By Tony Christian
There is no doubt that the rudimentary 2D drafting systems and manual intensive analysis packages of the early 1980s revolutionized engineering design—not only in terms of productivity, but also because of the ability to reach the physical prototyping and testing stage with much greater confidence in the product’s performance. Since then, the computer-based design tools available to engineers have steadily increased in both range and sophistication, resulting in the fully integrated 3D modeling and multiphysics analysis tools available today. They have also decreased substantially in cost, which, together with the growth in computing power and advances in computing infrastructures, means that today’s engineer can develop concept designs, create fully detailed 3D models and perform a wide range of analyses and simulations on the desktop.
The advances that have made this level of accessibility possible are primarily in the areas of system integration, ease of use and processing power. The exchange of geometry among CAD and simulation and analysis systems has become practically seamless, even among systems from different vendors. For vendors that offer a suite of tools, moving between systems is largely a matter of simply moving to a different set of menu options. For many types of analysis, even those of some complexity, much of the groundwork of setting up the model in the required form is now largely handled intelligently by the system “behind the scenes.” And of course, the levels of computing power available to desktop users are now huge, whether through exploitation of the cloud or by adding power locally in the form of processors dedicated to the kinds of tasks associated with computer-aided engineering. What’s more, the power required is highly affordable.
The availability of integrated, sophisticated and easier-to-use engineering tools on the desktop has far-reaching implications for most industries. First, it offers the prospect of a fully integrated design process in which the simulation and analysis steps for all physical aspects are embedded seamlessly into the design engineer’s workflows. That is not to suggest that a rigorous analysis by simulation and analysis specialists can be eliminated, but the design engineers’ ability to perform initial analyses does mean the specialist’s involvement comes at a stage at which the design should already be quite robust.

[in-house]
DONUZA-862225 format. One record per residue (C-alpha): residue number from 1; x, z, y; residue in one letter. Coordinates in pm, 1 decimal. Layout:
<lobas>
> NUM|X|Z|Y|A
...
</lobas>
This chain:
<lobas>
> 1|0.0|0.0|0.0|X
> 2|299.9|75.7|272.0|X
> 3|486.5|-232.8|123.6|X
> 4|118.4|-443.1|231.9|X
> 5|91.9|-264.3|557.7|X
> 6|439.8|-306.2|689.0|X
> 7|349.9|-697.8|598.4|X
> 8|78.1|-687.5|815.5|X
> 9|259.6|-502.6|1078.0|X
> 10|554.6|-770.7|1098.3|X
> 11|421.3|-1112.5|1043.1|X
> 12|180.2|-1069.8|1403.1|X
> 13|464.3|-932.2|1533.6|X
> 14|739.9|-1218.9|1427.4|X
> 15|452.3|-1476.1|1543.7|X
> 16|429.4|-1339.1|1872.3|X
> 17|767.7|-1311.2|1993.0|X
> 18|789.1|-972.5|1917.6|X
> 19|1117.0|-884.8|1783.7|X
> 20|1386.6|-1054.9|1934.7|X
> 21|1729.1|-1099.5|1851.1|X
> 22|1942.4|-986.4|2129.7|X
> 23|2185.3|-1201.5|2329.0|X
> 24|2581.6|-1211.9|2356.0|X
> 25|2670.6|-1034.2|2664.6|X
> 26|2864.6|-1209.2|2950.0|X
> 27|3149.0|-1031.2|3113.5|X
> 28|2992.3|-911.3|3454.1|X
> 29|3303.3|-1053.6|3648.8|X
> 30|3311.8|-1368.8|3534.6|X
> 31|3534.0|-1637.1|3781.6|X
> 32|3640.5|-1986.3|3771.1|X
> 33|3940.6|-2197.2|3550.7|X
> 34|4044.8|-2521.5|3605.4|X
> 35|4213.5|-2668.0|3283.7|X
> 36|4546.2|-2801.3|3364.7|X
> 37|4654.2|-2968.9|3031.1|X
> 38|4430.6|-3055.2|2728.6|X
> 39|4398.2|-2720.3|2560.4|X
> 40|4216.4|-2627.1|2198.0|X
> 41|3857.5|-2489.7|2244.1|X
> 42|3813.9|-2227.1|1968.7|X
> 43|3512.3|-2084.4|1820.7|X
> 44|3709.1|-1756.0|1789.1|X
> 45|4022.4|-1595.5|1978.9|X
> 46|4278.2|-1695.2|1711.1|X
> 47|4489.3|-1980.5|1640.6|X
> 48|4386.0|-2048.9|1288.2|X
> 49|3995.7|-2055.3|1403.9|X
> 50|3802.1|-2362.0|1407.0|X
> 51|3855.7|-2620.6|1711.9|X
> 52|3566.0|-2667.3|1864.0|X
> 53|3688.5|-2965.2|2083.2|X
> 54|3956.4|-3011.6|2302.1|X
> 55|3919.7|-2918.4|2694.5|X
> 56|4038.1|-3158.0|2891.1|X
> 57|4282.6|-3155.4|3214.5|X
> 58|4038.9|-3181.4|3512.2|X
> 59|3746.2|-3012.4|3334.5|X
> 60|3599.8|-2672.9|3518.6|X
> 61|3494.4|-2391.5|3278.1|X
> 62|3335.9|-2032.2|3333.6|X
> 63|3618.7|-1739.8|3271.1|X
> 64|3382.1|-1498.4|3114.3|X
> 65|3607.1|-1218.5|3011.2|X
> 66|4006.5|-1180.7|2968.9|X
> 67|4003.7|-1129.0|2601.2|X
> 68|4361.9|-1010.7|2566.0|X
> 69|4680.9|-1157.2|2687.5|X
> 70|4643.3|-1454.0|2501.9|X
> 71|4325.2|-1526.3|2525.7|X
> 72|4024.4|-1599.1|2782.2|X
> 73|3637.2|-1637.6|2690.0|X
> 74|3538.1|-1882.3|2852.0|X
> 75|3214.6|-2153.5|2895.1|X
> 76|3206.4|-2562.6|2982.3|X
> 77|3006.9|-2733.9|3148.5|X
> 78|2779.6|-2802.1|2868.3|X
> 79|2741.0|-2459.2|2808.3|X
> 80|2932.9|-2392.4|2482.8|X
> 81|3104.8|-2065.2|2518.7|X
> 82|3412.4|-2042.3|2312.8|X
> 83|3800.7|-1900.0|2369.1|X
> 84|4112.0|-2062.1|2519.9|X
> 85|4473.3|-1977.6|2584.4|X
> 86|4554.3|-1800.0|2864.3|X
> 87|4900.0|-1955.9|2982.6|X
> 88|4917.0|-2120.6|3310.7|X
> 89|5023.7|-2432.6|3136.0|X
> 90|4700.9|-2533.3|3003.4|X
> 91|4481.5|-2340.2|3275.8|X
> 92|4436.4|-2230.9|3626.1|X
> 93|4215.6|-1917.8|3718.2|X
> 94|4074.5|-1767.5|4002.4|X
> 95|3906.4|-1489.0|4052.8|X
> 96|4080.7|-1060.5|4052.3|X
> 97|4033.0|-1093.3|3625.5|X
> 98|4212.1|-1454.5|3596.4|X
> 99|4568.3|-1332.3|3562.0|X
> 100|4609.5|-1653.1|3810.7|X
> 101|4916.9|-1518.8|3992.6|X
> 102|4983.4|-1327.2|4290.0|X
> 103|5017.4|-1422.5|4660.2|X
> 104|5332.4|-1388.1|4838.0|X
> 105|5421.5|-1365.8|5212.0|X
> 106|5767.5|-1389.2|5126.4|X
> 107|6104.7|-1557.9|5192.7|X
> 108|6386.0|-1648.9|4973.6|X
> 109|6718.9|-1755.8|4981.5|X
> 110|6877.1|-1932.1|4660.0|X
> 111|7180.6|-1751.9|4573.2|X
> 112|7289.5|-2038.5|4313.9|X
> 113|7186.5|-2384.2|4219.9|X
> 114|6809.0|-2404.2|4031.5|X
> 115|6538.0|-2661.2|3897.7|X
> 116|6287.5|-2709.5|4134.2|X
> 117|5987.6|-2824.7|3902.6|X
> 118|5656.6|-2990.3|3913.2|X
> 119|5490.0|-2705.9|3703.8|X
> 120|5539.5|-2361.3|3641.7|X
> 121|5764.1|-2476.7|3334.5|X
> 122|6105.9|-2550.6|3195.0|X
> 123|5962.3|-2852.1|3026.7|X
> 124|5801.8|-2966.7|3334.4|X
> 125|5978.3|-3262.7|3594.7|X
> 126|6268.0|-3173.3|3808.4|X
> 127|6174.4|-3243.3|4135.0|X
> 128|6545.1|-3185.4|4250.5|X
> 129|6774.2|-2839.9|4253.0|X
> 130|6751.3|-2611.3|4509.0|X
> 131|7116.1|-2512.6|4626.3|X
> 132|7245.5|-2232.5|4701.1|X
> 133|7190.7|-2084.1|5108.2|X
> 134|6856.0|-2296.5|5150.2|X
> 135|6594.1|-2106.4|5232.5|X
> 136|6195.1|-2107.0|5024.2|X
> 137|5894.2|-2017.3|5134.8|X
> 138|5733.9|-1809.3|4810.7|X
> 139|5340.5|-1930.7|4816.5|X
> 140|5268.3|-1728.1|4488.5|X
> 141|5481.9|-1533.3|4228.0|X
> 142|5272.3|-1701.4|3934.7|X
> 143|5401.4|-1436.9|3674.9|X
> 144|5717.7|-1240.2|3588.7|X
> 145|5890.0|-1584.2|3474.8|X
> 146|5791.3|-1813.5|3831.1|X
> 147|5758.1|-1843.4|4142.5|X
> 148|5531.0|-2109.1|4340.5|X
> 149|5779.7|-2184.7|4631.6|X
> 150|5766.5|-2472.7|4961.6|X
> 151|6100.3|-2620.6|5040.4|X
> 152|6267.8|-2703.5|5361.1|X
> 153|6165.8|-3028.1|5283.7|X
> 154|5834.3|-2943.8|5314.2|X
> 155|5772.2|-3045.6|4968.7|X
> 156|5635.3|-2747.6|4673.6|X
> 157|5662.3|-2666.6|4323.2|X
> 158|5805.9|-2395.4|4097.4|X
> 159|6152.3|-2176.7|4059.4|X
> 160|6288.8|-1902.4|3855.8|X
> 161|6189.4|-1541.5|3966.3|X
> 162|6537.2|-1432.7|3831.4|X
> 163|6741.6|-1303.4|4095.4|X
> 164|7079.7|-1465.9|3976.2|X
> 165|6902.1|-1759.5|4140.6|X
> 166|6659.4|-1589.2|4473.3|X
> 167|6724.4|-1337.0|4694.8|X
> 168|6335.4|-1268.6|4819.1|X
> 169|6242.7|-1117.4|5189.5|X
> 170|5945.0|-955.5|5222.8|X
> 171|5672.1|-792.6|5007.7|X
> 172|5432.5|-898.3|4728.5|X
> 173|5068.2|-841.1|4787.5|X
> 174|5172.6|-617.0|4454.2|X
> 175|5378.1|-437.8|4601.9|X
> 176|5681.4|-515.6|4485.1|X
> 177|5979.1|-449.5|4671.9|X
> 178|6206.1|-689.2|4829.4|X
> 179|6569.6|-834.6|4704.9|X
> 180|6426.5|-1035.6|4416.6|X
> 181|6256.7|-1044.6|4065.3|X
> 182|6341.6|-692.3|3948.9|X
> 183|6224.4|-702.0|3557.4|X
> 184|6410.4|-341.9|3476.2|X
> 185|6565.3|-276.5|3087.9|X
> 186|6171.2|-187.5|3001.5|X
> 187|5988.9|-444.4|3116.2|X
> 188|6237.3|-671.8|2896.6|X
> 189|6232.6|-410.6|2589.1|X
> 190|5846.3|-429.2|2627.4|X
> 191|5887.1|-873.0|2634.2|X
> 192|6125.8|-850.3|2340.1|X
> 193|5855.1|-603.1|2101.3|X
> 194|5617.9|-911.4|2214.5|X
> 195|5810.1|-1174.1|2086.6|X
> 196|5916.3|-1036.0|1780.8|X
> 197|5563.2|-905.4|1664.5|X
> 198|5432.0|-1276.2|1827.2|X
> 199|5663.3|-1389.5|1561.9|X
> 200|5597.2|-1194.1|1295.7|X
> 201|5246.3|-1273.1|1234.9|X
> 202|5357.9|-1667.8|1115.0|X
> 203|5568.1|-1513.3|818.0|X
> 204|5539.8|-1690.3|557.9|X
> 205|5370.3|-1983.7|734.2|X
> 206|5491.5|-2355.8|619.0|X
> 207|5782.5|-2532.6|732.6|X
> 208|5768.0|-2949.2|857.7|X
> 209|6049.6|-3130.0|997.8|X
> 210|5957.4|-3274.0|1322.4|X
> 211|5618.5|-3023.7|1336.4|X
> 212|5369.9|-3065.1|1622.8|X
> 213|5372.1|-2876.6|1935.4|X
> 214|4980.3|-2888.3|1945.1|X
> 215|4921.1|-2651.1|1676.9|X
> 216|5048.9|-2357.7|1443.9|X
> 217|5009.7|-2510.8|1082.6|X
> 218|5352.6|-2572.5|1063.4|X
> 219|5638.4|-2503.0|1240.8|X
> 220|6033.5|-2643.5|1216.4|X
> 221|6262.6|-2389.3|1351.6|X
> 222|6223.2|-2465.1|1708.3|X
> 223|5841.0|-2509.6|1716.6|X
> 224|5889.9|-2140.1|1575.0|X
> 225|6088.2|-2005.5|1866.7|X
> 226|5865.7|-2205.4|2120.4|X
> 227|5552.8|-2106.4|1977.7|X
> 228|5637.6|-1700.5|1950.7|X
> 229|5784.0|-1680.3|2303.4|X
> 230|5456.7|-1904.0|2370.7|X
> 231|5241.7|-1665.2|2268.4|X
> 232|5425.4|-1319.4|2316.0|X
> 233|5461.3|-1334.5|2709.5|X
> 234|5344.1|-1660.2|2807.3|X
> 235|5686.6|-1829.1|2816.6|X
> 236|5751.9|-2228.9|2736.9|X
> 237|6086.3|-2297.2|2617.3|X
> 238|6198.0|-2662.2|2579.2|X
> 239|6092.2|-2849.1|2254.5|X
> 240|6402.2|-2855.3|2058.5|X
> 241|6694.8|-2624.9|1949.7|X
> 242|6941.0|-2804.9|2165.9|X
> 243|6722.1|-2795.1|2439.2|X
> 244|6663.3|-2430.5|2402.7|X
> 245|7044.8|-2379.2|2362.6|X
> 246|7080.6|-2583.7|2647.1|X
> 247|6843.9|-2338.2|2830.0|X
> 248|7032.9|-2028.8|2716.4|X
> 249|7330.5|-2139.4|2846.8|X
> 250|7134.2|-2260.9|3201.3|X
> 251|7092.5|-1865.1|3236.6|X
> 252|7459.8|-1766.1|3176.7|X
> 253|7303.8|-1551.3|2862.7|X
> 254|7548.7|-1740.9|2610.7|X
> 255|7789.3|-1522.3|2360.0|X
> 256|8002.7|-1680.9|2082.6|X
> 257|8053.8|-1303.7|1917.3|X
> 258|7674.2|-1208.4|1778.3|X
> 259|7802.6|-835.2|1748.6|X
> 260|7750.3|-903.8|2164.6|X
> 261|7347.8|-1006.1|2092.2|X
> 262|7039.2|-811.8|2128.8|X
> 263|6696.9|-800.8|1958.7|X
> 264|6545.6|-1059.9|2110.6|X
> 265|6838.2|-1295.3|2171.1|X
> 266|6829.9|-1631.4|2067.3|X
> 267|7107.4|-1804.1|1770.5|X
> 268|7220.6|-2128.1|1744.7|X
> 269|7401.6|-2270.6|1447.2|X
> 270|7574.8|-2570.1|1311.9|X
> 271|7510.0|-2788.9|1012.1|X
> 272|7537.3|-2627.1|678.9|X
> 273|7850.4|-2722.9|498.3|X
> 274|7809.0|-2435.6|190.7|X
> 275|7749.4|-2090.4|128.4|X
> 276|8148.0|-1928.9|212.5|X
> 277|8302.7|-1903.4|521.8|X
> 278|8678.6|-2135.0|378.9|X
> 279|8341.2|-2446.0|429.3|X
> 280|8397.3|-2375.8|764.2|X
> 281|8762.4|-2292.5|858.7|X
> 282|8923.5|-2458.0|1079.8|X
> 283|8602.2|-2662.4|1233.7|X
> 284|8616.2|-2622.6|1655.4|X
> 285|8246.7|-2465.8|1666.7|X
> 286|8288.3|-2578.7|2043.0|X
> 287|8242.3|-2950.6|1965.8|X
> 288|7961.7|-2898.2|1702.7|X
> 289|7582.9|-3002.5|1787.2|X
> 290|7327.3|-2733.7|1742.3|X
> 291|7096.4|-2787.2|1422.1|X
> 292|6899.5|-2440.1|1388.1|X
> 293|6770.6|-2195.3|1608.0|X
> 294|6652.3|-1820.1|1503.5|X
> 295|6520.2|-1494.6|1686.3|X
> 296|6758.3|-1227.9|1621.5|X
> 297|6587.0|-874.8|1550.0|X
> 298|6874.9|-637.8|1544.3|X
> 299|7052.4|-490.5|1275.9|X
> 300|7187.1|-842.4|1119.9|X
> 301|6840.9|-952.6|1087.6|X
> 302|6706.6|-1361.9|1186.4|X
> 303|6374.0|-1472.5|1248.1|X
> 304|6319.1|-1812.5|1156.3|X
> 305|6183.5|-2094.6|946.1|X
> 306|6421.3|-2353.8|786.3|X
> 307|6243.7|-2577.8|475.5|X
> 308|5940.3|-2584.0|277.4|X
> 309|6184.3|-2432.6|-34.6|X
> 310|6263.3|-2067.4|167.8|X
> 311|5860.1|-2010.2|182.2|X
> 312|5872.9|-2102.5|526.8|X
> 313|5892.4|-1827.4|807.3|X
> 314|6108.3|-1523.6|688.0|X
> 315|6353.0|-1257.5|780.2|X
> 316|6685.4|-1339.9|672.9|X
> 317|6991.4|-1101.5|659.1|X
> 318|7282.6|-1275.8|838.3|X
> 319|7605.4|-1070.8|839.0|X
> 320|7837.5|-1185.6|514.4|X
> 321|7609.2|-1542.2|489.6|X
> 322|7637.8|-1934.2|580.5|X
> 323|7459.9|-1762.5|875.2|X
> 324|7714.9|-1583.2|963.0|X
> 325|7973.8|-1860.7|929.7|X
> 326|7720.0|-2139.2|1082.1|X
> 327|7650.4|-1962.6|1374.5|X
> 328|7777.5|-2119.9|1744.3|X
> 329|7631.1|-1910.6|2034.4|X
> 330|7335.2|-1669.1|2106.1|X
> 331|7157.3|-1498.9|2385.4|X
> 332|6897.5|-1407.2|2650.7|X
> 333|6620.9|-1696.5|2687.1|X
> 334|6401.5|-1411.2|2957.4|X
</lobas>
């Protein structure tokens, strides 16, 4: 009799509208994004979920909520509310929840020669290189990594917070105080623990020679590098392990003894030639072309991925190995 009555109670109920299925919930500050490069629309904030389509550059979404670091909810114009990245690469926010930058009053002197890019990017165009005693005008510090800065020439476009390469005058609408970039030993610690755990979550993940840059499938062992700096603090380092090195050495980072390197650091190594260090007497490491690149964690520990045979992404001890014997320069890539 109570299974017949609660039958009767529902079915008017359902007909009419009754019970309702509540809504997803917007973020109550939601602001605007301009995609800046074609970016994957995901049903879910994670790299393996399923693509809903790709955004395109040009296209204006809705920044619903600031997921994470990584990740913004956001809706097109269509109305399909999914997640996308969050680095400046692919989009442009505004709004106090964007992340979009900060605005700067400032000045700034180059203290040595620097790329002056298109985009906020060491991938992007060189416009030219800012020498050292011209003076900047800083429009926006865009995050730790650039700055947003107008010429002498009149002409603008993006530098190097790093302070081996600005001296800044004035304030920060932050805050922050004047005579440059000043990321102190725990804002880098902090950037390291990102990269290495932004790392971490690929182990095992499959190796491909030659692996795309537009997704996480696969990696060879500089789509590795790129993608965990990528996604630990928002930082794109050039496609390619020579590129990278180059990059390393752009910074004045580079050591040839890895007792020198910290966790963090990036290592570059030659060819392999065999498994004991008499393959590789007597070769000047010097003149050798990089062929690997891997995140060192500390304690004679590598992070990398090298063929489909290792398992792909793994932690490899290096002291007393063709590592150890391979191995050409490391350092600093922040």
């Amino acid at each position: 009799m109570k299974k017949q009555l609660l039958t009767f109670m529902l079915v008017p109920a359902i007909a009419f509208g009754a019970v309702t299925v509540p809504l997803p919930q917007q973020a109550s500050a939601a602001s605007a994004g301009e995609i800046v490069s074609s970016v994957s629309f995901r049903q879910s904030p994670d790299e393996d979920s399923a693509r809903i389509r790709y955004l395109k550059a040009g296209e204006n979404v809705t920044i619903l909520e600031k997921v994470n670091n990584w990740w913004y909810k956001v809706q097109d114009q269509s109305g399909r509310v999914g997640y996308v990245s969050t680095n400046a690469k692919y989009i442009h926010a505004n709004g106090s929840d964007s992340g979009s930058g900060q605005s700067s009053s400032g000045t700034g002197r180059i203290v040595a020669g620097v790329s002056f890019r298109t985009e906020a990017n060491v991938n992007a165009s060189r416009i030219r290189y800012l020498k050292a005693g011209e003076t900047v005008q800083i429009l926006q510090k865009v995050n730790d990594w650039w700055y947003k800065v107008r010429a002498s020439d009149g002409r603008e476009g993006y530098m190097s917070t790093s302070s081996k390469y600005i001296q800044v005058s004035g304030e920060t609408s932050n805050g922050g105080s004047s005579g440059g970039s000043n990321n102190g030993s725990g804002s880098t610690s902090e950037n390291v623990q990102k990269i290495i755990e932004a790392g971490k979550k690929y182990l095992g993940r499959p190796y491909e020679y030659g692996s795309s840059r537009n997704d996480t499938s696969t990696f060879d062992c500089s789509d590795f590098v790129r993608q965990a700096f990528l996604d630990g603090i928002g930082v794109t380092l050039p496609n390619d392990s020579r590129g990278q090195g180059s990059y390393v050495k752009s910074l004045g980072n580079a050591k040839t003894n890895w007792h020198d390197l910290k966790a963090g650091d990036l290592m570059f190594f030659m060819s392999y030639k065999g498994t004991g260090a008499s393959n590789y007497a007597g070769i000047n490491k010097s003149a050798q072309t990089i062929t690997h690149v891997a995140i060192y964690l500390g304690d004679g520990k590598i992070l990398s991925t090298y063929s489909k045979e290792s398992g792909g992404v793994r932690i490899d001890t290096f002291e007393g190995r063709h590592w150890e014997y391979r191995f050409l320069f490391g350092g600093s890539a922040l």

Of course, the extent to which the technology can affect the design process depends on the ability of an organization to absorb such potentially disruptive changes into its workflows—and this varies widely by industry. The aerospace sector, for example, is certainly deriving benefits such as improved designs through the ability to explore more options, reduced development time through delaying physical prototyping, eliminating waste associated with over-engineering, etc. But it must also maintain the carefully staged and controlled approach to component, sub-system and integrated system design that has evolved over many decades. In contrast, less complex, more fast-moving industries can modify their work practices more readily.
Lower Barriers to Entry
The second implication of the advances in desktop engineering tools is that many more organizations can take advantage of these technologies. For any industry, the result is a “raising of the bar” in terms of almost every aspect of product performance, including functionality, safety, reliability, cost, environmental impact and, for many products, aesthetic appeal. As a result, computer-aided simulation and analysis tools are becoming essential design resources, even for small companies in sectors for which such tools were previously considered overkill.
It also means that small companies with access to today’s desktop engineering design tools can compete in some of the areas that have only been within the capabilities of larger companies with heavy investments in design technologies. The market, therefore, seems to be self-sustaining.
A third major implication is managing the engineering data that results from access to design tools. For large companies, the volume and scope of the data generated by more engineers performing a wider range of tasks is likely to put pressure on their product data management environments. But for small companies, it may well be raising a new requirement in terms of managing product data. The good news is that the vendor community is responding to this need by developing more accessible technology in this area, too.
With a range of experience in engineering, manufacturing, energy and IT, Tony Christian is director of the research analyst and consulting company Cambashi. Send e-mail about this article to firstname.lastname@example.org.